Alive with a new hope

Second class of pastoral residents in the For Such a Time as This small church residency program are commissioned for service

August 29, 2011

A group of seminary students dressed up, standing together in a chapel for a photo.

Members of the Classes of 2010 and 2011 gathered in the chapel following the commissioning service. — Photo by Ken Meeks

LOUISVILLE

Since he became pastor of the 33-member Lavonia (Ga.) Presbyterian Church on July 15, Jason Clapper has been out every day knocking on doors.

“We had five new people come out to church this past weekend, which was really exciting for the congregation to see,” Clapper said. “I’m seeing it myself but I’m also being told by people in the congregation that everyone is just really coming alive with a new hope. There’s a new energy and a new vibrancy that everyone is feeling.”

Clapper is one of ten recent seminary graduates who have received their first calls to ministry in the second year of For Such a Time as This, a pastoral residency program designed to renew the Presbyterian Church (U.S.A.) by equipping new pastors to grow small churches Deep and Wide in evangelism, discipleship, servanthood and diversity.

The ten members of the Class of 2011 gathered here from August 22 – 25 for a comprehensive orientation program, during which they were commissioned for service in small congregations in the program’s partner presbyteries of Heartland, Tropical Florida, Western North Carolina, West Virginia and Northeast Georgia/Charleston-Atlantic. The six members of the inaugural Class of 2010 were also on hand to celebrate and to pray for their new colleagues and participate in their own midpoint informational and sharing session at the Presbyterian Center.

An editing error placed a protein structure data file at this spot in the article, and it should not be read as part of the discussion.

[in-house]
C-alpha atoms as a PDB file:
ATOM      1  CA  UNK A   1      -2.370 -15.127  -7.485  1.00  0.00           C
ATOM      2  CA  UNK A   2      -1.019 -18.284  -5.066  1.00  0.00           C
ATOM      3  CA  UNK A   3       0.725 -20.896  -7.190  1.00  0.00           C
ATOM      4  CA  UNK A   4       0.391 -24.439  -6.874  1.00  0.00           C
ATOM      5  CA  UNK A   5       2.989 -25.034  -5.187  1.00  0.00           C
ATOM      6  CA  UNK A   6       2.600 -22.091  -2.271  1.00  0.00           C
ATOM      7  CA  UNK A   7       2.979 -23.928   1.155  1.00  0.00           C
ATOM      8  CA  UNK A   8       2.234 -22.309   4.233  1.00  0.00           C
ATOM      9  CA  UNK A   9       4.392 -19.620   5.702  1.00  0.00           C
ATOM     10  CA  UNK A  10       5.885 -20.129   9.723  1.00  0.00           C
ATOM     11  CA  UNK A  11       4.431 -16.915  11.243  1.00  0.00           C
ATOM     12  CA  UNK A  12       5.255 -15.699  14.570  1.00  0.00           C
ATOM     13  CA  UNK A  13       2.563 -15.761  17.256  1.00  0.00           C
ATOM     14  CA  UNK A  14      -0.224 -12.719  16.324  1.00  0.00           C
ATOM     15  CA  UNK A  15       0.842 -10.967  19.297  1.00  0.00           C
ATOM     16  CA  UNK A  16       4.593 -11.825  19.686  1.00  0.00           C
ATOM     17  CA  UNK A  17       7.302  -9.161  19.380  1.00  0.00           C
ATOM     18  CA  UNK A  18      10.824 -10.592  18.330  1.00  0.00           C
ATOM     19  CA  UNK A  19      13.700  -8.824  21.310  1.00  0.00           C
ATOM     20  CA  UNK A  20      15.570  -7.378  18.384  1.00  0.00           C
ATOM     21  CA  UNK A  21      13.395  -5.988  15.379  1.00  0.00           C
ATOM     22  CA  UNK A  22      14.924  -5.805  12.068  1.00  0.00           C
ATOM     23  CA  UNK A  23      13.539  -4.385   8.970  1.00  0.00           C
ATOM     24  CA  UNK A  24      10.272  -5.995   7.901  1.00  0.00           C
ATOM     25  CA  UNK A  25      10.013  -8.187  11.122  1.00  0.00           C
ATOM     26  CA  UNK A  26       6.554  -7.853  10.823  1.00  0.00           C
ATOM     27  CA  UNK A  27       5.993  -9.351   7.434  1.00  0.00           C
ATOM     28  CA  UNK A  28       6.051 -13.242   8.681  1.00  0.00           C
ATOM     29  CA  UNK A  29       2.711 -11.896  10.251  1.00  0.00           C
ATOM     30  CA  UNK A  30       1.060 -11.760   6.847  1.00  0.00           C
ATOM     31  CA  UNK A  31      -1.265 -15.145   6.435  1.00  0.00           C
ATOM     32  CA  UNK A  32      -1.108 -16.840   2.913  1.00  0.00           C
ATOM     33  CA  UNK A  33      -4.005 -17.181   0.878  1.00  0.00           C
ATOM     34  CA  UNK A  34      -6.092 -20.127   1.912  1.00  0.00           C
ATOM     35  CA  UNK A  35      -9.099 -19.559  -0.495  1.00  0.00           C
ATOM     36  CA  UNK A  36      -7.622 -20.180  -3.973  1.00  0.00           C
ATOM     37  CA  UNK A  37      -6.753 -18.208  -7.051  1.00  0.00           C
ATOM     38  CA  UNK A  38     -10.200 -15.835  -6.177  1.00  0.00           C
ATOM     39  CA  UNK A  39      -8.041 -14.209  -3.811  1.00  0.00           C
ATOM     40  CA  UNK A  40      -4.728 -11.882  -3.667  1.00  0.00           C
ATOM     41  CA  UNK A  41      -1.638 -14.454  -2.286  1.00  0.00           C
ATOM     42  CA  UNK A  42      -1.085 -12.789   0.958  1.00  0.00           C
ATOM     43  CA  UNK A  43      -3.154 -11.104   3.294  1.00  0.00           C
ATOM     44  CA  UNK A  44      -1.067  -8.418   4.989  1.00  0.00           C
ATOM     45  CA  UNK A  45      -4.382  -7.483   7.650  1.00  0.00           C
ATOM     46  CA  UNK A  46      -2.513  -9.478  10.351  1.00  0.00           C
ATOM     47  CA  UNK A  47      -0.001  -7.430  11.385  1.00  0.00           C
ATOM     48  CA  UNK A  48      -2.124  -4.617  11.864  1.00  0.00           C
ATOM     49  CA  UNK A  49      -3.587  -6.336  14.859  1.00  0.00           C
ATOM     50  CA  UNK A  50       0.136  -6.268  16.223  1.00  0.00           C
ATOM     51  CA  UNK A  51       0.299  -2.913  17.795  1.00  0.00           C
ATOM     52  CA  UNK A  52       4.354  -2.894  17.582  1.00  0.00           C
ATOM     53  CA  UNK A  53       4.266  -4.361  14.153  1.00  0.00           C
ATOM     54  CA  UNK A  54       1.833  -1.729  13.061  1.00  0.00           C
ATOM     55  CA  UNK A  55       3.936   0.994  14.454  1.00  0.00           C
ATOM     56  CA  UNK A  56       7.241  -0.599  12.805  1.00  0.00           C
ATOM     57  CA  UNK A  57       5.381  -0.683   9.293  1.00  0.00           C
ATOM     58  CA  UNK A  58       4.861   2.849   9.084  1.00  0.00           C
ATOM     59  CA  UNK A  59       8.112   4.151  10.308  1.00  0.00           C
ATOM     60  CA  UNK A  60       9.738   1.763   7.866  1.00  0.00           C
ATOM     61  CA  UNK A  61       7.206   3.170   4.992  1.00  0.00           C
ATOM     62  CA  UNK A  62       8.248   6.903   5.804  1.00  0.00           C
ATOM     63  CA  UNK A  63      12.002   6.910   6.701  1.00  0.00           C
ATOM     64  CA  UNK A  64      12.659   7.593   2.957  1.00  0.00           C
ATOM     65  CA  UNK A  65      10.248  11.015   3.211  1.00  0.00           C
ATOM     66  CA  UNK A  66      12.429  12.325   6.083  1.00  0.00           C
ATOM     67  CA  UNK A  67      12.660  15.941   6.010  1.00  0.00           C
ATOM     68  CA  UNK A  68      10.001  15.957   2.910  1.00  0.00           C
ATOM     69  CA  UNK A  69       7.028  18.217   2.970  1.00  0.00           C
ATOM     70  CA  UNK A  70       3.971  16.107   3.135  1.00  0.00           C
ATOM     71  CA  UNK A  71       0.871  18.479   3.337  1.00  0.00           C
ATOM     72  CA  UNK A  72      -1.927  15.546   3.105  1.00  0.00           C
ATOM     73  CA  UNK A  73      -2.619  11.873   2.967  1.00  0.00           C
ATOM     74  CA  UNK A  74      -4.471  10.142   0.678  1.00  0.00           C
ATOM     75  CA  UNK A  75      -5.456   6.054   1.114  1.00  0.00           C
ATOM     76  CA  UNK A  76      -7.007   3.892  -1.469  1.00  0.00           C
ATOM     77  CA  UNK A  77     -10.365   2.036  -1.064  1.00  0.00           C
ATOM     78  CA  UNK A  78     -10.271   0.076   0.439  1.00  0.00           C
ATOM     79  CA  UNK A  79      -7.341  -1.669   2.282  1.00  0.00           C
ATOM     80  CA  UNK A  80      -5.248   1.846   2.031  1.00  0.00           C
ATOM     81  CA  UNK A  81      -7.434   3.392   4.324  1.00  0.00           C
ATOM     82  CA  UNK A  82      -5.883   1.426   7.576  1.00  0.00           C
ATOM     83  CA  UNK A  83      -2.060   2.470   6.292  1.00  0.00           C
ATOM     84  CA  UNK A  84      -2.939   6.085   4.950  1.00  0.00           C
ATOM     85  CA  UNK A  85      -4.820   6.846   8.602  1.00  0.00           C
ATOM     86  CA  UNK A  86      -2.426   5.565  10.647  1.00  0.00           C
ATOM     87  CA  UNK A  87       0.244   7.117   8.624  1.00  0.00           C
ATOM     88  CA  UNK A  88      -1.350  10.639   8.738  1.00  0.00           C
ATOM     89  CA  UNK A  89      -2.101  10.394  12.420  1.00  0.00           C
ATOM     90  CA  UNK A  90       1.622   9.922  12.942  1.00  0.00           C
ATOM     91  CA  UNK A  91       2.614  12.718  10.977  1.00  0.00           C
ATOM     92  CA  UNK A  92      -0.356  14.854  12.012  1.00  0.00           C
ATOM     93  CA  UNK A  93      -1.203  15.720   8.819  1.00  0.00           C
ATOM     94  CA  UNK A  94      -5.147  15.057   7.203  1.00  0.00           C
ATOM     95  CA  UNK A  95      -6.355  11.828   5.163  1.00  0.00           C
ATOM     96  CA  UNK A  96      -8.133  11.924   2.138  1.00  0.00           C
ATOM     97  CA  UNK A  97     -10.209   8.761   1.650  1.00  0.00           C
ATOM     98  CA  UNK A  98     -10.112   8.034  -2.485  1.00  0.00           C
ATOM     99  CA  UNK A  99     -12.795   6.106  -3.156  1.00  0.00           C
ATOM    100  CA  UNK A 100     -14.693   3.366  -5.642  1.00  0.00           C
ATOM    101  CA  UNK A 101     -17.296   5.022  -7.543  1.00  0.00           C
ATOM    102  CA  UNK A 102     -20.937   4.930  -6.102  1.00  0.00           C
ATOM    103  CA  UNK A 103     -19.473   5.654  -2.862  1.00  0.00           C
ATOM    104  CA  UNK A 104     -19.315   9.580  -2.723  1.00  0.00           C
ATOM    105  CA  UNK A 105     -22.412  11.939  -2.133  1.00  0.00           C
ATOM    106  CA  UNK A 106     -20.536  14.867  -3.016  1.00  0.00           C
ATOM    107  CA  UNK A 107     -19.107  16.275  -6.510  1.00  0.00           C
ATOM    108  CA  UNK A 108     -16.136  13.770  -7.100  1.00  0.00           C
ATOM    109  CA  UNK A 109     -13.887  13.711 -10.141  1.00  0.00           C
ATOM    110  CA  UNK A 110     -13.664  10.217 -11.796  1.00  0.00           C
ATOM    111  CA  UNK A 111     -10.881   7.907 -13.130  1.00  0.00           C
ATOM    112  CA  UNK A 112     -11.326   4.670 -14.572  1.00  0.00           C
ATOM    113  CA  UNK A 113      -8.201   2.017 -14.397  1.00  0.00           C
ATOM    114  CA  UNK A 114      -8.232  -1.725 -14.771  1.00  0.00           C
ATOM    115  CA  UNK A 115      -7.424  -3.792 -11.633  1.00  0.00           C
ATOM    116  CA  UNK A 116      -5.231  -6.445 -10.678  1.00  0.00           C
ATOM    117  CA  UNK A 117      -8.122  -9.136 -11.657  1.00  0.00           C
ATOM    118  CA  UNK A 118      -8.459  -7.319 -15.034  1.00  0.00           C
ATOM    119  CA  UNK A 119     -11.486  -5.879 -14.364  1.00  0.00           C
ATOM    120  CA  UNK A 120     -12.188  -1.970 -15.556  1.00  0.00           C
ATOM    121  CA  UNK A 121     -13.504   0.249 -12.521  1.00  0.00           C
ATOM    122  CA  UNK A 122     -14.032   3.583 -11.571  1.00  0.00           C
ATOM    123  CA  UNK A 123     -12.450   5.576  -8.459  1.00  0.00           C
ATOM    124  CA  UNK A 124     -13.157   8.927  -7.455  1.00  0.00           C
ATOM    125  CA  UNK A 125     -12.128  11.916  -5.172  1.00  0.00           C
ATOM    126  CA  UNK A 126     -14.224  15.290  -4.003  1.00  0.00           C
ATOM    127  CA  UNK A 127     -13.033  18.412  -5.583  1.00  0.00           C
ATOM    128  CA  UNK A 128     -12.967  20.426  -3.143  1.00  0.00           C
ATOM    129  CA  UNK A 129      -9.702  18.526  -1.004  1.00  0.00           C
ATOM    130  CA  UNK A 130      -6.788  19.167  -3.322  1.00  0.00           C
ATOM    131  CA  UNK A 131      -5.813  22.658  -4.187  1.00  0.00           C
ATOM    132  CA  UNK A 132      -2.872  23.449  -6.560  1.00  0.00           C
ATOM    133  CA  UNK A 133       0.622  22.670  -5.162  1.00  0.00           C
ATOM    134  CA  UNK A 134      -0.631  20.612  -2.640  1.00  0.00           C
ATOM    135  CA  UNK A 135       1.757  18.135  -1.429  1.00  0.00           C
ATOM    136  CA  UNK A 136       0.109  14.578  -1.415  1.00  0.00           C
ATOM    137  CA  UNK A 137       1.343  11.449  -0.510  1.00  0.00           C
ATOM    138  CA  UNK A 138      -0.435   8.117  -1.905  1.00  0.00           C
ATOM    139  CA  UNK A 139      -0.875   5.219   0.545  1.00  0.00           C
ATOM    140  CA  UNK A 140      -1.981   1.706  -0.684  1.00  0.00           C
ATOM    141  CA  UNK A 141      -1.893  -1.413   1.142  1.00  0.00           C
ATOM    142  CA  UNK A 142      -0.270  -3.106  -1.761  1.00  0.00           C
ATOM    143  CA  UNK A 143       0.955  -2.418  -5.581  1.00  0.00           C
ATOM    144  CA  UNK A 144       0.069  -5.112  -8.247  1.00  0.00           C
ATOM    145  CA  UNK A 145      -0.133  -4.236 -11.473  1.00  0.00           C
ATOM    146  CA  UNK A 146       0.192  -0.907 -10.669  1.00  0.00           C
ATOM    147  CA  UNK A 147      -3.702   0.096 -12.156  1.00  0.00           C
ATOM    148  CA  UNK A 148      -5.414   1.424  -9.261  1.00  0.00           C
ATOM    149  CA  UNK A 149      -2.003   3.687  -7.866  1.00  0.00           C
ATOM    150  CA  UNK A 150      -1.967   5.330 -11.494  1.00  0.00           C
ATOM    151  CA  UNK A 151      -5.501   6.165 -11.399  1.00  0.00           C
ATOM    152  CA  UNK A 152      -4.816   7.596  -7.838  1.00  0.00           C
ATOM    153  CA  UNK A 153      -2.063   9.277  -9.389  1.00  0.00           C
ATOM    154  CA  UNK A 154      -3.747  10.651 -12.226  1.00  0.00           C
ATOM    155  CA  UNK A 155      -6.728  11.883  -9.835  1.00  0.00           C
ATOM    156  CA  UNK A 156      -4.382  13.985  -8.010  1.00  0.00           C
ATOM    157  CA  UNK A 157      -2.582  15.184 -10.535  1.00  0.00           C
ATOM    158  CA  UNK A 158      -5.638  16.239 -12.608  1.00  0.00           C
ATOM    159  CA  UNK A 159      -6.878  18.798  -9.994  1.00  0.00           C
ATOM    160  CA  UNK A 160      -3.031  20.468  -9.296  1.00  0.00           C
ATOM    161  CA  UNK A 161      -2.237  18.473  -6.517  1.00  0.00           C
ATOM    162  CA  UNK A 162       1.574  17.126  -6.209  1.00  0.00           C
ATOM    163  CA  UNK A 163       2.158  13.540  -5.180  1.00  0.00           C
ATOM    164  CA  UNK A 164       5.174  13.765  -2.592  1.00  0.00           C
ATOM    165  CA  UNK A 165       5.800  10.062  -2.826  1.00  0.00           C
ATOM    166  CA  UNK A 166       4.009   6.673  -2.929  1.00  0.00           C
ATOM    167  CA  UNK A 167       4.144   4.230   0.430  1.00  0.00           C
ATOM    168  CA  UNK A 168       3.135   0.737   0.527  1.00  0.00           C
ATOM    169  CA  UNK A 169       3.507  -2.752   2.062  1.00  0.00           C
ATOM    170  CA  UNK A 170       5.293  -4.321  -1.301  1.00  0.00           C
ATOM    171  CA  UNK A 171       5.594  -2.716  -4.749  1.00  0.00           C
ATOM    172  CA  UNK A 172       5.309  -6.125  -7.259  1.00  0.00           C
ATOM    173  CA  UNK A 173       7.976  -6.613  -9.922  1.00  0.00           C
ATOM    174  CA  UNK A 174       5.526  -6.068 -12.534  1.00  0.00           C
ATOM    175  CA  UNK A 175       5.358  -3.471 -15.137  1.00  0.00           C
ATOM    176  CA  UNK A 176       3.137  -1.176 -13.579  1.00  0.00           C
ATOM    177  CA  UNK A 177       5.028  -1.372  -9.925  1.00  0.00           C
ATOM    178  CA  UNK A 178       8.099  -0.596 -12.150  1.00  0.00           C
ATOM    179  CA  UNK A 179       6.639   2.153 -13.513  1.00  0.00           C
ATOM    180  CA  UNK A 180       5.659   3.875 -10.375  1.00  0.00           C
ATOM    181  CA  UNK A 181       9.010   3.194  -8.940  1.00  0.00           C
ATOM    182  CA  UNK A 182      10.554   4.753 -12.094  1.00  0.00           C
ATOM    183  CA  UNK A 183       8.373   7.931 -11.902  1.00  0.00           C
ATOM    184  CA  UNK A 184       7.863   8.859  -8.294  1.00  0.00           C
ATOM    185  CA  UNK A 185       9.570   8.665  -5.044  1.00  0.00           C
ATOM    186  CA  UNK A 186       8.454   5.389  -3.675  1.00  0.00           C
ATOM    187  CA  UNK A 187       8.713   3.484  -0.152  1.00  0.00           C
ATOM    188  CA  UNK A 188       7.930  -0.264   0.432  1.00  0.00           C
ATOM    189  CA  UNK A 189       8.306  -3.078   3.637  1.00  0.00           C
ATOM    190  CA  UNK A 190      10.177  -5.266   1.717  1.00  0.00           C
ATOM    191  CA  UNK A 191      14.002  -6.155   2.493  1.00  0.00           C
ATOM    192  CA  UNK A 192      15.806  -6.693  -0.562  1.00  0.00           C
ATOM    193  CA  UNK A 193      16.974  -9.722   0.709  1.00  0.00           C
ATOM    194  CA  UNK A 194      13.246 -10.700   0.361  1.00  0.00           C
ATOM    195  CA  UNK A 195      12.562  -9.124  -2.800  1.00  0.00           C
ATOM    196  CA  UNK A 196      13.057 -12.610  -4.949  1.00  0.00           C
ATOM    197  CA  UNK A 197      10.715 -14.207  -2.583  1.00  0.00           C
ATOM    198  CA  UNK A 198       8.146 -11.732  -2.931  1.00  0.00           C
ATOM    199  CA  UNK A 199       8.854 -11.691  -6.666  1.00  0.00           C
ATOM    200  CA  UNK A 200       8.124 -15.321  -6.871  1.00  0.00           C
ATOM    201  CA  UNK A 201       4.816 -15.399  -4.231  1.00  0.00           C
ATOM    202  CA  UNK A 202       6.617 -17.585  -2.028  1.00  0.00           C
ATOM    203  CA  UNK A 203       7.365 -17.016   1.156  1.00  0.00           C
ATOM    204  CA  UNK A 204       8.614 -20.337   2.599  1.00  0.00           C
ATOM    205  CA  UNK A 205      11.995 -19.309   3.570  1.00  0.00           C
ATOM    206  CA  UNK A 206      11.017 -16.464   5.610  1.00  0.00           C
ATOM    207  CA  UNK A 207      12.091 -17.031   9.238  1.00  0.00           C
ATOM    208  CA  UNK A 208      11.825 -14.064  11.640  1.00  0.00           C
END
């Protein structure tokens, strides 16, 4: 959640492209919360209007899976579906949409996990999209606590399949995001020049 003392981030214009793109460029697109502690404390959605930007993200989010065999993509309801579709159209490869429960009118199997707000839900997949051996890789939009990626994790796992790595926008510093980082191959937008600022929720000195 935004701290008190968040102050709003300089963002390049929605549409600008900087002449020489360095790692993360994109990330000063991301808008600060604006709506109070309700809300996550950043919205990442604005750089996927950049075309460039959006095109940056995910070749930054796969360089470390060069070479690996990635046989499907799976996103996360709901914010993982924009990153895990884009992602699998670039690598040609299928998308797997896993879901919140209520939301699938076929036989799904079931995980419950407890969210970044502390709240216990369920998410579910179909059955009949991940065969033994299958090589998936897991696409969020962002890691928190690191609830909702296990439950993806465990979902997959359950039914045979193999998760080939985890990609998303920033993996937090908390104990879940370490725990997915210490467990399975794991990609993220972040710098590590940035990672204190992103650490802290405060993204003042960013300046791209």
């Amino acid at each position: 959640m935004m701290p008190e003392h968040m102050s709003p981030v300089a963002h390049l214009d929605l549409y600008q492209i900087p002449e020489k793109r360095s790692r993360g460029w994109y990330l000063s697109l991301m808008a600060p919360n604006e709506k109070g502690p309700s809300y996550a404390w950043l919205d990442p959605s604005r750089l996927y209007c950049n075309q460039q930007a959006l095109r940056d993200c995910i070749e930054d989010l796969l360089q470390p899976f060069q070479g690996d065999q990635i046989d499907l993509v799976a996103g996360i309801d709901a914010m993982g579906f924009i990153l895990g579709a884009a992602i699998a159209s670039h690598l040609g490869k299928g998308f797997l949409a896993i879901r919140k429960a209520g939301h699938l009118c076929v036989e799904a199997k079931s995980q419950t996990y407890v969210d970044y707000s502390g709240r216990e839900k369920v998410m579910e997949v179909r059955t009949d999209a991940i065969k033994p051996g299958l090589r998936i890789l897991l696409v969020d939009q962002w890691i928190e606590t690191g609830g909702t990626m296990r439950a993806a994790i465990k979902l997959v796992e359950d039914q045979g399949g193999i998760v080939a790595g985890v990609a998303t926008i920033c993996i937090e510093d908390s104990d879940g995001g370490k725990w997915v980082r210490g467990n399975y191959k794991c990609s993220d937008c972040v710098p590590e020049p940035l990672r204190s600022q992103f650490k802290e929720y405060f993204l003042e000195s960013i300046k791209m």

“I think that overall the thing that has been best for me this week was meeting my peer group and getting in contact with other people who are called to small church ministry,” Clapper said. “I was also excited to see what’s been happening with last year’s pastoral residents, hearing their success stories, and being encouraged by that.”

Clapper, who was raised in a small church, said that his pastor had a “huge influence and impact” on his life. “God has placed a love in my heart for small congregations,” he said. “I want to be part of this experience because God has called me to this time and this place to be a minister of the gospel. I feel that this program will help me to grow into this call.”

Launched by the General Assembly Mission Council (GAMC) in Fall 2009, For Such a Time as This: A Small Church Residency—Growing Leaders, Growing Churches is a timely and innovative program that pairs small, underserved congregations with recent seminary graduates in a two-year pastoral residency relationship. One of the program’s unique features is that each pastoral resident receives the support and guidance of a network of pastor/mentors, presbytery and national church leaders, all of whom participated in the orientation.

“Because I was worried that small church ministry was going to be a lonely endeavor,” Clapper said, “I am excited to be in relationship with people across the whole church.”

Named for a reference from the book of Esther, For Such a Time as This deliberately invokes Esther’s unexpected rise to leadership in her own day even as the PC(USA) is calling forth leaders to serve in a rapidly changing and challenging 21st century context, in which about 4,000 of the denomination’s over 10,000 congregations average less than 50 people in attendance each Sunday.